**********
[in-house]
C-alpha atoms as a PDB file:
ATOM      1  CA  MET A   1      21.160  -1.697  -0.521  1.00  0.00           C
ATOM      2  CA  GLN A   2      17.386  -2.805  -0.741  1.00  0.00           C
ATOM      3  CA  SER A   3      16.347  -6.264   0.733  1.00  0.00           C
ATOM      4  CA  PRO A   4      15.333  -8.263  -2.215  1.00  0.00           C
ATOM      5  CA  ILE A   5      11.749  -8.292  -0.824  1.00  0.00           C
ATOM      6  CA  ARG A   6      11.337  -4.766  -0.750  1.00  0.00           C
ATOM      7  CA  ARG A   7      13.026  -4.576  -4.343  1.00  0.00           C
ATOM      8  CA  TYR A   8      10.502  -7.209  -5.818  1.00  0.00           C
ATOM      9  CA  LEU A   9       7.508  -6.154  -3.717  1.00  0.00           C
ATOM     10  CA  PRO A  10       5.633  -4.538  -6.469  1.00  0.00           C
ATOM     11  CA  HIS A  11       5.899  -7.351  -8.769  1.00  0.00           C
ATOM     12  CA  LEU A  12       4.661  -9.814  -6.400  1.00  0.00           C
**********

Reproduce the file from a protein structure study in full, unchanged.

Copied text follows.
[in-house]
C-alpha atoms as a PDB file:
ATOM      1  CA  MET A   1      21.160  -1.697  -0.521  1.00  0.00           C
ATOM      2  CA  GLN A   2      17.386  -2.805  -0.741  1.00  0.00           C
ATOM      3  CA  SER A   3      16.347  -6.264   0.733  1.00  0.00           C
ATOM      4  CA  PRO A   4      15.333  -8.263  -2.215  1.00  0.00           C
ATOM      5  CA  ILE A   5      11.749  -8.292  -0.824  1.00  0.00           C
ATOM      6  CA  ARG A   6      11.337  -4.766  -0.750  1.00  0.00           C
ATOM      7  CA  ARG A   7      13.026  -4.576  -4.343  1.00  0.00           C
ATOM      8  CA  TYR A   8      10.502  -7.209  -5.818  1.00  0.00           C
ATOM      9  CA  LEU A   9       7.508  -6.154  -3.717  1.00  0.00           C
ATOM     10  CA  PRO A  10       5.633  -4.538  -6.469  1.00  0.00           C
ATOM     11  CA  HIS A  11       5.899  -7.351  -8.769  1.00  0.00           C
ATOM     12  CA  LEU A  12       4.661  -9.814  -6.400  1.00  0.00           C